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Flash drives for long term cold storage?

  1. #1
    the little girl Tuskegee Airman
    So I need something other than a hard drive to store my home movies and other important files on.

    How would flash thumb drives suffice?
    Or should I go with an external ssd?
  2. #2
    Soyboy 911 Yung Blood
    Get an external SSD. It's what white men use. Anything smaller than 5TB is for minorities.
    The following users say it would be alright if the author of this post didn't die in a fire!
  3. #3
    Just burn to blueray or DVD dumbo.
  4. #4
    Lanny motherfucker
    Originally posted by the little girl How would flash thumb drives suffice?
    Or should I go with an external ssd?

    Both extremely expensive for cold storage. If it's truly archival and you don't plan on editing stuff, optical media survives a long ass time and is really pretty cheap. Just a normal magnetic hard drive would work fine too. If you're worried about fault tolerance a NAS with a RAID setup isn't a bad option either, although a bit more pricy. There are some good web based storage options too, e.g. tarsnap or rsync.net (both encrypted offerings)
    The following users say it would be alright if the author of this post didn't die in a fire!
  5. #5
    netstat African Astronaut
    pretty sure even newer flash drives are prone to bitrot after a few years in storage. like lanny said high quality optical media is a better bet for long term cold storage
  6. #6
    Originally posted by Jiggaboo_Johnson Just burn to blueray or DVD dumbo.

    What's all this "Like lanny said" stuff...
  7. #7
    netstat African Astronaut
    you said it first admittedly slipped my mind due to low IQ
  8. #8
    Bugz Space Nigga
    Originally posted by the little girl So I need something other than a hard drive to store my home movies and other important files on.

    How would flash thumb drives suffice?
    Or should I go with an external ssd?

    doesn't matter. over a decade or so, they will lose data. I would suggest CDs since they physically pit into the disk. but because of new plastic resin laws passed prior to the technology of CDs were created in the late 1970s they passed a law that all plastics start to be process as biodegradable. so even disc will break down over the short time of 10 years rather than 200 plus years it used to take.

    all of your metal plate recorders like the HDD use magnetic so they're technically still analog using a numerical magnetic marker rather than true pitted. they can become demagnetized over a period of time while the pitted method will break down. you can thank the environmentalist for this process.

    it's why electronics only last 7 years rather than 25 years or more like the old CRT TVS used to. You're more likely to find a working 1950s TV over that of a mid to late 1980s CRT. it's because the older TVs used material that didn't break down as fast.

    Keep paying for a cloud server. it's the best concept. it uses "redundancy" to keep backing up your shit all over the place multiple times over so the likelihood of all of the backups in parts and bit getting lost is the less likely to happen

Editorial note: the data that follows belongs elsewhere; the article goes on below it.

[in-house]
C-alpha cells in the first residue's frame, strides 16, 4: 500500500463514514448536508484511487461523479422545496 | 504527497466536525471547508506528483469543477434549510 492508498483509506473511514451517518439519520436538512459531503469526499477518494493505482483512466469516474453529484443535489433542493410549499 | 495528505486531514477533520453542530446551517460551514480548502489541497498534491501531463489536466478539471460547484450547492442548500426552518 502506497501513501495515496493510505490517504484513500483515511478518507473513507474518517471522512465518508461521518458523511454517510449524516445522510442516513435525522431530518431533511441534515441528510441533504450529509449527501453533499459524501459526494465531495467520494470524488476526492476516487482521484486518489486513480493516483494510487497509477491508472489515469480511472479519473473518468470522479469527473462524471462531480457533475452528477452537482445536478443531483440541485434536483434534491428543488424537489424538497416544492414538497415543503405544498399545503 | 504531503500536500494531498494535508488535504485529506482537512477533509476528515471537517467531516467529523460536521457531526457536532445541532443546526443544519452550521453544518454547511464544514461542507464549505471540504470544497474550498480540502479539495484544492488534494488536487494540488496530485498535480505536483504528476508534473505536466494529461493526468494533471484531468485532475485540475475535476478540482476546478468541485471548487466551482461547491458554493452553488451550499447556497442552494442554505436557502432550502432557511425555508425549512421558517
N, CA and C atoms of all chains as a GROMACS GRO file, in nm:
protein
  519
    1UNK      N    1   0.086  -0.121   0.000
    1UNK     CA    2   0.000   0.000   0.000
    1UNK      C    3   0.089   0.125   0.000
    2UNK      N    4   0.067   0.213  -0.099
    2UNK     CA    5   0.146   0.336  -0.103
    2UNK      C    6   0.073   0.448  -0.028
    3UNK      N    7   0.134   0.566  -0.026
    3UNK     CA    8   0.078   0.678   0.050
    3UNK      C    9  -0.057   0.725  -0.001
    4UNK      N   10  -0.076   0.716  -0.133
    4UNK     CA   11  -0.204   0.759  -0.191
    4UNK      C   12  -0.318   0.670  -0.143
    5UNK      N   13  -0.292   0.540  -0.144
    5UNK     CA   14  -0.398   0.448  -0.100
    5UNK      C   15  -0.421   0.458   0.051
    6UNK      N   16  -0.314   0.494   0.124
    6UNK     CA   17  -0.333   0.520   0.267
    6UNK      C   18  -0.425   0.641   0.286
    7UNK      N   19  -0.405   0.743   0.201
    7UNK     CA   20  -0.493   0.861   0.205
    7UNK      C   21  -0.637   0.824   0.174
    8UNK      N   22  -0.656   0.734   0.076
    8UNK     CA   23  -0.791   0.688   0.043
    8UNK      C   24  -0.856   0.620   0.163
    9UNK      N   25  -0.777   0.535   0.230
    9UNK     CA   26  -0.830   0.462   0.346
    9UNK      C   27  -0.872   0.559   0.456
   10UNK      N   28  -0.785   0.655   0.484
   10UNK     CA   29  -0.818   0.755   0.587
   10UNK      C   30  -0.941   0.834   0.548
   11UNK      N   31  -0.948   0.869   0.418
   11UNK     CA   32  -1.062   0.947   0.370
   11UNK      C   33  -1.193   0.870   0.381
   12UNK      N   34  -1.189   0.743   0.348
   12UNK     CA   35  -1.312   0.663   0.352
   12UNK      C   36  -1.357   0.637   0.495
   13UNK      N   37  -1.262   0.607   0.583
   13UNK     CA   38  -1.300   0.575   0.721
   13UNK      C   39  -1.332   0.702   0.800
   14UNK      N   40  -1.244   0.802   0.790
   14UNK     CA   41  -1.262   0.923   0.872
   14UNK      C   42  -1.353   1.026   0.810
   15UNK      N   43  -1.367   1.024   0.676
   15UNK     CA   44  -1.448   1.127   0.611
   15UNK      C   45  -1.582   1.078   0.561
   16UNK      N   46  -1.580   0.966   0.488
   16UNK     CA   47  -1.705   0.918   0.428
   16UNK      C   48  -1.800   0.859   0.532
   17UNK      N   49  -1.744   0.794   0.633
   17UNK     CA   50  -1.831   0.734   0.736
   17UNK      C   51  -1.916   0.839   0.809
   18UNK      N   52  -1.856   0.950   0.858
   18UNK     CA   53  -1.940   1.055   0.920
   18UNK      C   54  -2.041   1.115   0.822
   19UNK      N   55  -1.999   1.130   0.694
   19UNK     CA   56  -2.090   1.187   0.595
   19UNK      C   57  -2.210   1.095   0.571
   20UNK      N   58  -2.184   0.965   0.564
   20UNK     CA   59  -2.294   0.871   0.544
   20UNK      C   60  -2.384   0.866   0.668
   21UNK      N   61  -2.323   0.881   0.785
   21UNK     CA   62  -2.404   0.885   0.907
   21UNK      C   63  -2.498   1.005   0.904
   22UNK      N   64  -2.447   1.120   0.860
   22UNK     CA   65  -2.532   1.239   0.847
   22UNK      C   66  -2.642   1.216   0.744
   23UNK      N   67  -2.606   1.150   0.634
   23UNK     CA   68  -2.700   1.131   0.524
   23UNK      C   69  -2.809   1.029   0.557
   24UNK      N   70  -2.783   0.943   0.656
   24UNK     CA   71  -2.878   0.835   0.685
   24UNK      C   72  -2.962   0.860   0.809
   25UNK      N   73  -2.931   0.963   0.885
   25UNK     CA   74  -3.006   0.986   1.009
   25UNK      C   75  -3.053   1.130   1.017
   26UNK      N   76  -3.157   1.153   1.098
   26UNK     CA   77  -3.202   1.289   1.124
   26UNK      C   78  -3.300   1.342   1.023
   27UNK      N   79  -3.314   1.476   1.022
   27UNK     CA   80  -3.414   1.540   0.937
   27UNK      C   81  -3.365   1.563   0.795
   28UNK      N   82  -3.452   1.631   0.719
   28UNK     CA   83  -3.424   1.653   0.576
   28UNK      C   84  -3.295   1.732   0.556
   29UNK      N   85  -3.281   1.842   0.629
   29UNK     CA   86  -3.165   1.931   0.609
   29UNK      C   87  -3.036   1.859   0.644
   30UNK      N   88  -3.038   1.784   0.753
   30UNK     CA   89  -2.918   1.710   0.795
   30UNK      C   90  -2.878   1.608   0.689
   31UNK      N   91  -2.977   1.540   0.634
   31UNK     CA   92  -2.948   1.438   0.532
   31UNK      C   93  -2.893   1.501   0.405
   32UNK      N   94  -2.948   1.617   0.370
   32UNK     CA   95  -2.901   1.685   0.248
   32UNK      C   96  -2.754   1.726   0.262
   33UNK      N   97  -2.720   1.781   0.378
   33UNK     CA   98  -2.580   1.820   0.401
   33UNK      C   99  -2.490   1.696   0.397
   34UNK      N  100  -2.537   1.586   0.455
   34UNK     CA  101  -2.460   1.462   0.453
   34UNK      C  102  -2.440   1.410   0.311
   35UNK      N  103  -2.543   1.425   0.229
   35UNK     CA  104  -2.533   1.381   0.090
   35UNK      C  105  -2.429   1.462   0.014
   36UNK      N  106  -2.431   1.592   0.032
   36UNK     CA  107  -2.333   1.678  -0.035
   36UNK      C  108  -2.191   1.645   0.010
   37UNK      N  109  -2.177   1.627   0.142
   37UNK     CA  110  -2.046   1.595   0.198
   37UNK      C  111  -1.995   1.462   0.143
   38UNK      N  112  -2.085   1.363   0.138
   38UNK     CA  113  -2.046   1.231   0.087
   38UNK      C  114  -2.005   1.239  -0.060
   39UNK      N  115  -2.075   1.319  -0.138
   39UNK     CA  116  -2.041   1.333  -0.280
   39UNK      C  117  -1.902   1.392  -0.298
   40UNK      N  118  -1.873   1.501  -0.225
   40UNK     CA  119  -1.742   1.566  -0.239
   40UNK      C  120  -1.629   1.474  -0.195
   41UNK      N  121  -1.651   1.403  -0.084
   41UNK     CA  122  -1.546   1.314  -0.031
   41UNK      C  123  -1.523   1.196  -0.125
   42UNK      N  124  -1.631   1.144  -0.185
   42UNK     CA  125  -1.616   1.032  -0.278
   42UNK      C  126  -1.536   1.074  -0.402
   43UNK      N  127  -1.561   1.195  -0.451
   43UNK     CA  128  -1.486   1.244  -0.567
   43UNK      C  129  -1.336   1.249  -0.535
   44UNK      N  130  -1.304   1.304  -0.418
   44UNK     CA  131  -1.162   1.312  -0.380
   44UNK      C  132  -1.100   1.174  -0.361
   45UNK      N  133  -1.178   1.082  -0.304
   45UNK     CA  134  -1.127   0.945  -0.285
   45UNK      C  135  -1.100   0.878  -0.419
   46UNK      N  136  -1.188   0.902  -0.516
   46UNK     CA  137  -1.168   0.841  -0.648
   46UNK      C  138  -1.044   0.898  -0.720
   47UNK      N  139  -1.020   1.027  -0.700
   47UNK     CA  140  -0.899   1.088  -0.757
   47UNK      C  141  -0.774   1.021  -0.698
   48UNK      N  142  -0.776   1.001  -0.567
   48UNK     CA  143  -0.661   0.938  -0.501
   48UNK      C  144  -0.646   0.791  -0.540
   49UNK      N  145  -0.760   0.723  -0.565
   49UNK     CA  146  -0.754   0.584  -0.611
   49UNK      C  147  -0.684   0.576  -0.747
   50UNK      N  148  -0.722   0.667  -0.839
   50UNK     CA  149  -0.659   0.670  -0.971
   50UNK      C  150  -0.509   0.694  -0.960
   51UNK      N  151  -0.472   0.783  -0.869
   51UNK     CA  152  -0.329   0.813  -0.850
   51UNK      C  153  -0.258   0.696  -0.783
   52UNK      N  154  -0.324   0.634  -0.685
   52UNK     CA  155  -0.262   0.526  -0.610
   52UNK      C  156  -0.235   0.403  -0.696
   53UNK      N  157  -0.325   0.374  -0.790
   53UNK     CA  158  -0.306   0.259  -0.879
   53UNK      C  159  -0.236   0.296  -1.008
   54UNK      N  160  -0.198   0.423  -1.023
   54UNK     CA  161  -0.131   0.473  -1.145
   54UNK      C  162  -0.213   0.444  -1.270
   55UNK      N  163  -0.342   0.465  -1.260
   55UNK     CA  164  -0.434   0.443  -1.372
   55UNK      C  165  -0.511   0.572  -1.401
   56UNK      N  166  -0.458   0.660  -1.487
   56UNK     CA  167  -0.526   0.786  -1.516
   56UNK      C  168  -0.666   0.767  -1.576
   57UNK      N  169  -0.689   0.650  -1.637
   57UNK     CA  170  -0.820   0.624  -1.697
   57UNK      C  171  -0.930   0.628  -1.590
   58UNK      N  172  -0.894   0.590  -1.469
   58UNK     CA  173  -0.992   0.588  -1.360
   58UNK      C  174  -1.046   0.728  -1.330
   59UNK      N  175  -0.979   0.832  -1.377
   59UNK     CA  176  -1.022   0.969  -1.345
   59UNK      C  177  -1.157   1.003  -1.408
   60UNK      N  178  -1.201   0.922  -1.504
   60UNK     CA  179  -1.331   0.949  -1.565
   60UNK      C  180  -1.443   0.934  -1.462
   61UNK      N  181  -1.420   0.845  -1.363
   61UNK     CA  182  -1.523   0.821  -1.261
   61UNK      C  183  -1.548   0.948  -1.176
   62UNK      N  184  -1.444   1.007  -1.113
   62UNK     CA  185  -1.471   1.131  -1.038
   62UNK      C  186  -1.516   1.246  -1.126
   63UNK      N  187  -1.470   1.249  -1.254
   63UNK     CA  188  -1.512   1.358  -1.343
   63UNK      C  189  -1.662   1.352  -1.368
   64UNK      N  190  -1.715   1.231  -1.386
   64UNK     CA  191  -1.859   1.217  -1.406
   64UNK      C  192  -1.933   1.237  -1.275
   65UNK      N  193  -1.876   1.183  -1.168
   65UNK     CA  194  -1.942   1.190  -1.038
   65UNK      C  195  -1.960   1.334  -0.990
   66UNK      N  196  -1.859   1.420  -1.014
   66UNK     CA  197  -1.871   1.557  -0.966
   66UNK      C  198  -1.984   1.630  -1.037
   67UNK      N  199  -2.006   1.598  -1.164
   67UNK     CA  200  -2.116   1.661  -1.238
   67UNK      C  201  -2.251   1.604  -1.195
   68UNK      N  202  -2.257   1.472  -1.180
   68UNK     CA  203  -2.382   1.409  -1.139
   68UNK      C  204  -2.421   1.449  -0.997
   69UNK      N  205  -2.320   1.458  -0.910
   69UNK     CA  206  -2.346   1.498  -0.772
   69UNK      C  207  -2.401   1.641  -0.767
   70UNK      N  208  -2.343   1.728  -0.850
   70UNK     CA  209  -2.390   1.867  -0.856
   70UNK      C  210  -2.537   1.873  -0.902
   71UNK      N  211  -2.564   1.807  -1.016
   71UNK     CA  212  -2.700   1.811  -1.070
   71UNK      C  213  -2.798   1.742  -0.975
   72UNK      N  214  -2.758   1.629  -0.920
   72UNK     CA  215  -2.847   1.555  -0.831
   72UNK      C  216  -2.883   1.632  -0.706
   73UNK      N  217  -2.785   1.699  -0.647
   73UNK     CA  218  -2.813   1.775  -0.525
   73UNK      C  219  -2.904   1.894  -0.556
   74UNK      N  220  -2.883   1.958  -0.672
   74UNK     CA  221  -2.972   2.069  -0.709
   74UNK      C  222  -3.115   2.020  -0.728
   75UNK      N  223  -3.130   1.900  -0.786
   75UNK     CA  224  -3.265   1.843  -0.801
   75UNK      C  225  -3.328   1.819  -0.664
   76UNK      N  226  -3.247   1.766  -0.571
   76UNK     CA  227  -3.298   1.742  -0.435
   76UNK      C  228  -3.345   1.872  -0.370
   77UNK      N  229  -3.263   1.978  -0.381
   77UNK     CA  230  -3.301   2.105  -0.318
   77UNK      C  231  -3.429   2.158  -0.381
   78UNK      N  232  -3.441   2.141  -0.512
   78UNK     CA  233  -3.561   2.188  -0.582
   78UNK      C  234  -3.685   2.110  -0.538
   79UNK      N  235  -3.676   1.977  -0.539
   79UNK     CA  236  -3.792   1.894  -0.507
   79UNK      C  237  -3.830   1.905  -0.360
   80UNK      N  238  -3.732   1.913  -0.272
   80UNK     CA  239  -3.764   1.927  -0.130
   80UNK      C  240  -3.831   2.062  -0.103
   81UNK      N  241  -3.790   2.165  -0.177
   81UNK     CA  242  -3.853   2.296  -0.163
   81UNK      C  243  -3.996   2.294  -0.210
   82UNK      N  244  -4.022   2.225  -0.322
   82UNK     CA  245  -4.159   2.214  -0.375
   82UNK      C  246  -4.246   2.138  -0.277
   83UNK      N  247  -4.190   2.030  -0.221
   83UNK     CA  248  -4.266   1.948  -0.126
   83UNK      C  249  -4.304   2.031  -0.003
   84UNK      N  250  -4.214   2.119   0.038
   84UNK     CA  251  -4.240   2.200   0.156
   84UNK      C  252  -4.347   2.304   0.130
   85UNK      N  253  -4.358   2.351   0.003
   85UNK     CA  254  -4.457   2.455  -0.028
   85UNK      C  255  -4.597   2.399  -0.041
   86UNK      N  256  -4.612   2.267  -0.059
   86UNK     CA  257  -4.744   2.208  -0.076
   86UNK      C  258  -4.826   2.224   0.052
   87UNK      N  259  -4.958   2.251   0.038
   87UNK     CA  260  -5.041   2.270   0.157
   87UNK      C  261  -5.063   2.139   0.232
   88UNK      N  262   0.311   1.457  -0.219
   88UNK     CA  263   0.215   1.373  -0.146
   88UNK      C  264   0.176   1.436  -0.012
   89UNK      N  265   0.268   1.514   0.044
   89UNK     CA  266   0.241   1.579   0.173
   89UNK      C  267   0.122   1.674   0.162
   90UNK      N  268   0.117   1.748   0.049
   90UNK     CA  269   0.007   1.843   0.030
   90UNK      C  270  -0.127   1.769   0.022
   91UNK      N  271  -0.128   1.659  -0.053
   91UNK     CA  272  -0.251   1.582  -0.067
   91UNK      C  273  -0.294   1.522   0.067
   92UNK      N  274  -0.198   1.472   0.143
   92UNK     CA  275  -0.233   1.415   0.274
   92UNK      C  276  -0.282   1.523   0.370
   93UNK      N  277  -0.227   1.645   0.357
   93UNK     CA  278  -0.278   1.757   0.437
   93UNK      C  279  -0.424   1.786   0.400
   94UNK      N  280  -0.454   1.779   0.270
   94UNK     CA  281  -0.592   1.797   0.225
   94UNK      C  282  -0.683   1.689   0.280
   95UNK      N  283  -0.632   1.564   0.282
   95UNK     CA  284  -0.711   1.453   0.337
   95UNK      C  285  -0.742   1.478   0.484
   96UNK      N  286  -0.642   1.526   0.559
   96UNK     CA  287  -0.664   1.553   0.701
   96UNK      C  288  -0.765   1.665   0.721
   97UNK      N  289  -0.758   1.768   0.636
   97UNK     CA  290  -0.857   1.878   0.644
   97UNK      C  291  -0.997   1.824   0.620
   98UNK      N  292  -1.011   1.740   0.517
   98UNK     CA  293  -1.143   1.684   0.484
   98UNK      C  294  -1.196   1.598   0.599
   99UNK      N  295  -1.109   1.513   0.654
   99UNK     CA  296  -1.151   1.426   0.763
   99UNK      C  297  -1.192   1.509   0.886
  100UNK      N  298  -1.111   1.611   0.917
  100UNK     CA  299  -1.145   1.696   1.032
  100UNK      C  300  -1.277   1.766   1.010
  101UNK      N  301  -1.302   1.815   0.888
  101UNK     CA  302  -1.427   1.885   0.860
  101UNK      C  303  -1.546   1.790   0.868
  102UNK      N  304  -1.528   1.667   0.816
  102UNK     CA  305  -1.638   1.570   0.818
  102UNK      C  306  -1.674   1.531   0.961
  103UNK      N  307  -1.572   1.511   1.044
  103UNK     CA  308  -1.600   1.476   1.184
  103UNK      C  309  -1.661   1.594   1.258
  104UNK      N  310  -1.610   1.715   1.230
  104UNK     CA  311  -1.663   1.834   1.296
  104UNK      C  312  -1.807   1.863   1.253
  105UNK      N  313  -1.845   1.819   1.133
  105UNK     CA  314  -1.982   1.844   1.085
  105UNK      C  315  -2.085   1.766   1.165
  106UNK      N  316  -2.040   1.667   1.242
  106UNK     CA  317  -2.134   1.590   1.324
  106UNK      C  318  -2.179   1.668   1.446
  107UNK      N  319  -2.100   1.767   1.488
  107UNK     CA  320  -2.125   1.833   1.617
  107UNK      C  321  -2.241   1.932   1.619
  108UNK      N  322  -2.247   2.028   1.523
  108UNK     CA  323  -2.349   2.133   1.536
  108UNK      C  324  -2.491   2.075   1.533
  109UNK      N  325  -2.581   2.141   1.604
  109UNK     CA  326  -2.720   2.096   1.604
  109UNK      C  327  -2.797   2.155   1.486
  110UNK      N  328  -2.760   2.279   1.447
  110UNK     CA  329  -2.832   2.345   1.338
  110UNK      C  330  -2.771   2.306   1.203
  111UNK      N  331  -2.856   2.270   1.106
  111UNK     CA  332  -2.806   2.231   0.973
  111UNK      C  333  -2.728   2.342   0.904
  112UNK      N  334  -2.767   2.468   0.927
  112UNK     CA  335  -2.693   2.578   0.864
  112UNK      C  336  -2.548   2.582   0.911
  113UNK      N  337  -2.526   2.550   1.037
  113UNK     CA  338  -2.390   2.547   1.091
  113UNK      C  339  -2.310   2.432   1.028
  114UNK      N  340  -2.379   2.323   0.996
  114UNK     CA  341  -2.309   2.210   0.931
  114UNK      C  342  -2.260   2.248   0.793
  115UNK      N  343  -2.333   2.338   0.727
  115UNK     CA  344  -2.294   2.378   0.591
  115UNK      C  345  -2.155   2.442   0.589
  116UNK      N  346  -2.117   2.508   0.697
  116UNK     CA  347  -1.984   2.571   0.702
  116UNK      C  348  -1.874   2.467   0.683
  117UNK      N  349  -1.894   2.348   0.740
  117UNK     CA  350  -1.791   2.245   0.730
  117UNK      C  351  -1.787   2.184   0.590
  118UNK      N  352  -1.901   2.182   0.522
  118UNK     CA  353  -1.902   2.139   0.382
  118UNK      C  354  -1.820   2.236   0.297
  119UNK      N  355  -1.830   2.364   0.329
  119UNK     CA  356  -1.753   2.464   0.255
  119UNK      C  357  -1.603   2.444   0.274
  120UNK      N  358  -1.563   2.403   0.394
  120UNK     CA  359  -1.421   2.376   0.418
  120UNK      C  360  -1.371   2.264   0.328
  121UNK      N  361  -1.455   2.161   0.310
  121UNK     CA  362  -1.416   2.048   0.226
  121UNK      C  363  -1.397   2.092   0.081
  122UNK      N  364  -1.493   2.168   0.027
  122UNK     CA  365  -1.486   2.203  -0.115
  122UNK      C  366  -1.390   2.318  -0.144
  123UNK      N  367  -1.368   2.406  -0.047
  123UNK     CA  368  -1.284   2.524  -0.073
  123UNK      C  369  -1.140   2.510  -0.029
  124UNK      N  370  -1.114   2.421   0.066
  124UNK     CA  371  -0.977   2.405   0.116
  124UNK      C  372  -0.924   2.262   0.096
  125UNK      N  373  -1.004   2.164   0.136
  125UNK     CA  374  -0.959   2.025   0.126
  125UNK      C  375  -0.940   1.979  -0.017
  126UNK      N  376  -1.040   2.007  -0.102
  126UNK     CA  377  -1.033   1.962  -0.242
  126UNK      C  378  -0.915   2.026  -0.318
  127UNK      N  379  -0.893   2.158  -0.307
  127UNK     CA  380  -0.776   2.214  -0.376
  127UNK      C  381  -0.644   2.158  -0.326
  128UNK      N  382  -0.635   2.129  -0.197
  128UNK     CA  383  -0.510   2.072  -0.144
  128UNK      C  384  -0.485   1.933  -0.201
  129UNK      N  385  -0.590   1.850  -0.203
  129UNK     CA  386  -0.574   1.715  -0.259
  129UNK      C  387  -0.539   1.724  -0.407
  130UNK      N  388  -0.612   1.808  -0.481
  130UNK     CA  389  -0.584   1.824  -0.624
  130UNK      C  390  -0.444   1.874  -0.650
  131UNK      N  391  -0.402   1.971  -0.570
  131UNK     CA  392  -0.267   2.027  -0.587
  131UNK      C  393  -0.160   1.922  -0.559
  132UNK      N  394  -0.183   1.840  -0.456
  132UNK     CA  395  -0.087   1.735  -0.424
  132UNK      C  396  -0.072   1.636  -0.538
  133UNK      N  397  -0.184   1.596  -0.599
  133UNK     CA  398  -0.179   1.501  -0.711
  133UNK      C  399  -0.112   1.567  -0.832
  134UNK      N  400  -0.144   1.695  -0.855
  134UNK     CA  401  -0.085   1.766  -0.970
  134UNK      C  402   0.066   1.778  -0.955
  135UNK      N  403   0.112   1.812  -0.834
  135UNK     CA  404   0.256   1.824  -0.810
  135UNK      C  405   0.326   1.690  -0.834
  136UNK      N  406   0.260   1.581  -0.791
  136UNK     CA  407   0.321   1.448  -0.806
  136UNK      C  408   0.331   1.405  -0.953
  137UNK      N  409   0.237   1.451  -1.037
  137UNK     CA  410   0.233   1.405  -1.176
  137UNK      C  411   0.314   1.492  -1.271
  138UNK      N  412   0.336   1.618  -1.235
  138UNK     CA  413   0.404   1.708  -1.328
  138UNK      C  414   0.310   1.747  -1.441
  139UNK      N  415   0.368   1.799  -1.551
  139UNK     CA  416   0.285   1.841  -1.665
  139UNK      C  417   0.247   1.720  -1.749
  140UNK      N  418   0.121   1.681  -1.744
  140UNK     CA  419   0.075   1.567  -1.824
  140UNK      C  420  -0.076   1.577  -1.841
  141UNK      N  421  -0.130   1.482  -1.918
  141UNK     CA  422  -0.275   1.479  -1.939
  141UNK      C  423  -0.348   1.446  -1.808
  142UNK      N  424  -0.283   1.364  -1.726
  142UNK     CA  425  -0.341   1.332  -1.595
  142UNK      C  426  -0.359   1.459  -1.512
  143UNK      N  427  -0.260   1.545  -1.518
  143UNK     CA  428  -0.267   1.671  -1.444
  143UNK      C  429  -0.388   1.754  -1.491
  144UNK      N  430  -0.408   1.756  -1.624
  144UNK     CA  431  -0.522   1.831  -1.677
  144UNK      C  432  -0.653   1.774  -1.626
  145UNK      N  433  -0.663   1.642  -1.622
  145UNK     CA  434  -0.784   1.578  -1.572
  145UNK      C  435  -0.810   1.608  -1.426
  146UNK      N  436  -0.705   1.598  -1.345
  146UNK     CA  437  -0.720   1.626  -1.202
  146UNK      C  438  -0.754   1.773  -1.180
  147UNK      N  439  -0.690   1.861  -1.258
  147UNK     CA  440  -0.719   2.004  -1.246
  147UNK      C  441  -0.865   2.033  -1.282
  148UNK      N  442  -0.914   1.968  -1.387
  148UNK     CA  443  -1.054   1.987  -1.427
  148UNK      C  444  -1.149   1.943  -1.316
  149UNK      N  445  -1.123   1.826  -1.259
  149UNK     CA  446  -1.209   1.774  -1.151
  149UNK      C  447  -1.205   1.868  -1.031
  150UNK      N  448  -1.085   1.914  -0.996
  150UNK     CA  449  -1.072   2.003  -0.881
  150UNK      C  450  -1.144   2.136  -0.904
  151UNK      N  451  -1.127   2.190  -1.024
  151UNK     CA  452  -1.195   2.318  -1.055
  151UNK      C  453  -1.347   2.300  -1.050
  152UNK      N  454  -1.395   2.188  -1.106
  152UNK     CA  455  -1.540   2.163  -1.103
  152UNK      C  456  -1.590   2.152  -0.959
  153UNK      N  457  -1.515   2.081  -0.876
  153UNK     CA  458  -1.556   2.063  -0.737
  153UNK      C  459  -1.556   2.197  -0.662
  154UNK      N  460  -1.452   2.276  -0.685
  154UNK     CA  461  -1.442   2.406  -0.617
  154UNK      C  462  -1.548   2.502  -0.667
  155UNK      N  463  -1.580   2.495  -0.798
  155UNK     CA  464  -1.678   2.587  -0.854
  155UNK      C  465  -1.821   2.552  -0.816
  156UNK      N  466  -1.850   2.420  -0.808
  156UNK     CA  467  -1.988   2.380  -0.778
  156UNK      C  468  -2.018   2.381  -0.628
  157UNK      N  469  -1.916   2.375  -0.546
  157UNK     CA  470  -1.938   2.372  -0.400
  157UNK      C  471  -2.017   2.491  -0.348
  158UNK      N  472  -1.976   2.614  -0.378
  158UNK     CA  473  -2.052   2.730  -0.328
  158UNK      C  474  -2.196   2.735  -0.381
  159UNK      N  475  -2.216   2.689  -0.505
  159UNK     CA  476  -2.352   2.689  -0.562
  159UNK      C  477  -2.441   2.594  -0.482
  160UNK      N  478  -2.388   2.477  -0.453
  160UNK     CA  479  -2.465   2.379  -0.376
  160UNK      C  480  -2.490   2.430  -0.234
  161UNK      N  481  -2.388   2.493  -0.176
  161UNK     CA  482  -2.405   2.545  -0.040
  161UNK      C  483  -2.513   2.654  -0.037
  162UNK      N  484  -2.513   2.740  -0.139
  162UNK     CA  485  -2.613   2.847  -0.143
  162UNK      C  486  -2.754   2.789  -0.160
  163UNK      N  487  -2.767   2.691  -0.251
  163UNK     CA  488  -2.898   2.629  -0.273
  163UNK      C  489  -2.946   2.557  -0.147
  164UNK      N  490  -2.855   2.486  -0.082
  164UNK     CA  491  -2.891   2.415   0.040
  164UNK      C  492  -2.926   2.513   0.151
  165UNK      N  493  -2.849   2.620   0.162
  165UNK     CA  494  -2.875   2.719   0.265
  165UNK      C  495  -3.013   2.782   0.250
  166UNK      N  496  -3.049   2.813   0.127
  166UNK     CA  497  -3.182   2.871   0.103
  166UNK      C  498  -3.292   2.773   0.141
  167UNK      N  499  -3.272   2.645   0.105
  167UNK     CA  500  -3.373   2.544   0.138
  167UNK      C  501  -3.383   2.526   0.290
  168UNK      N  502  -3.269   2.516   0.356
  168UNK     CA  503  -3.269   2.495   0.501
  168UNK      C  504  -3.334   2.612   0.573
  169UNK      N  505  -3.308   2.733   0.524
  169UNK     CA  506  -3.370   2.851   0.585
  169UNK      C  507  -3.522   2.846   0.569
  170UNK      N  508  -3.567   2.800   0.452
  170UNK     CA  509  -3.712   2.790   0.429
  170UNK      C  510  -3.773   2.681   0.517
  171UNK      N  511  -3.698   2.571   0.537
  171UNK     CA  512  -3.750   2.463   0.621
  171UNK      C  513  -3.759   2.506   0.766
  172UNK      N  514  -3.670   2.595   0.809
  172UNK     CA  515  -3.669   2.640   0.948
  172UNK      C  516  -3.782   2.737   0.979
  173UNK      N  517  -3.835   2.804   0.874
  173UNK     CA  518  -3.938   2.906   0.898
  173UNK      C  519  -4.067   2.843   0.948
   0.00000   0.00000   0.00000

9. #9
    Bugz Space Nigga
    Originally posted by Lanny Both extremely expensive for cold storage. If it's truly archival and you don't plan on editing stuff, optical media survives a long ass time and is really pretty cheap. Just a normal magnetic hard drive would work fine too. If you're worried about fault tolerance a NAS with a RAID setup isn't a bad option either, although a bit more pricy. There are some good web based storage options too, e.g. tarsnap or rsync.net (both encrypted offerings)

    does he want safety from prying eyes for movies or the fact they back up in redundancy so it never gets lost. Again, the optical media will degrade fairly quickly overtime because of what it's stored into. That material can't be preserved very well over time. I believe they always believed people would transfer to new technology over the years.

    I doubt he will care about his old files over time. Most he'll probably trash, but things like family photos should be stored on a redundancy method over any single format.
  10. #10
    Originally posted by Bugz does he want safety from prying eyes for movies or the fact they back up in redundancy so it never gets lost. Again, the optical media will degrade fairly quickly overtime because of what it's stored into. That material can't be preserved very well over time. I believe they always believed people would transfer to new technology over the years.

    I doubt he will care about his old files over time. Most he'll probably trash, but things like family photos should be stored on a redundancy method over any single format.

    I've got CDs (voodoo and Mr blobby warez CDs) going back to 94/95 or so and they are still fine.
  11. #11
    Bugz Space Nigga
    Originally posted by Jiggaboo_Johnson I've got CDs (voodoo and Mr blobby warez CDs) going back to 94/95 or so and they are still fine.

    I mean, sure. one out of this pack or that pack might be solid. but many of mine, not even exposed to sun have just failed. I kept some in a box but most have just changed color like the resin coating wore off. Even safely in their cases. and also it reminds me of opening a canister of old reel (film) where it has a vinegar smell. Not sure why. I think companies like Maxwell who made CDs or DVD R actually use a better quality of the protective outer resin and maybe a denser type of plastic.
  12. #12
    AngryOnion Big Wig [the nightly self-effacing broadsheet]
    So this is like fahrenheit 451 and the books burn themselves.
    Fuck me,I never gave this shit much thought.
    Who would think that a flash drive would break after a few years??
    How long does digital tape last?
    Tape drives are cheap but slow.
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